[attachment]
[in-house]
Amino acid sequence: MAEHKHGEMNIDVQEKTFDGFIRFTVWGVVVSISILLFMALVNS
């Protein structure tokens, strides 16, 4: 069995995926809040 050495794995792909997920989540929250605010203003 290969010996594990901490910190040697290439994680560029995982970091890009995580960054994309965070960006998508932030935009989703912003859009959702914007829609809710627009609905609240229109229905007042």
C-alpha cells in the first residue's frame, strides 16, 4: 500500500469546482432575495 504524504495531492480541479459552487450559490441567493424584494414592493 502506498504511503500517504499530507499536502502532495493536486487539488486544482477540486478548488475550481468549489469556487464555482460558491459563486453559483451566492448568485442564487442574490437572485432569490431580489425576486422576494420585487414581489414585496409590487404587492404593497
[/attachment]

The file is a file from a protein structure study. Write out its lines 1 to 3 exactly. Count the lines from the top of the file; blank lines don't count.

[in-house]
Amino acid sequence: MAEHKHGEMNIDVQEKTFDGFIRFTVWGVVVSISILLFMALVNS
């Protein structure tokens, strides 16, 4: 069995995926809040 050495794995792909997920989540929250605010203003 290969010996594990901490910190040697290439994680560029995982970091890009995580960054994309965070960006998508932030935009989703912003859009959702914007829609809710627009609905609240229109229905007042």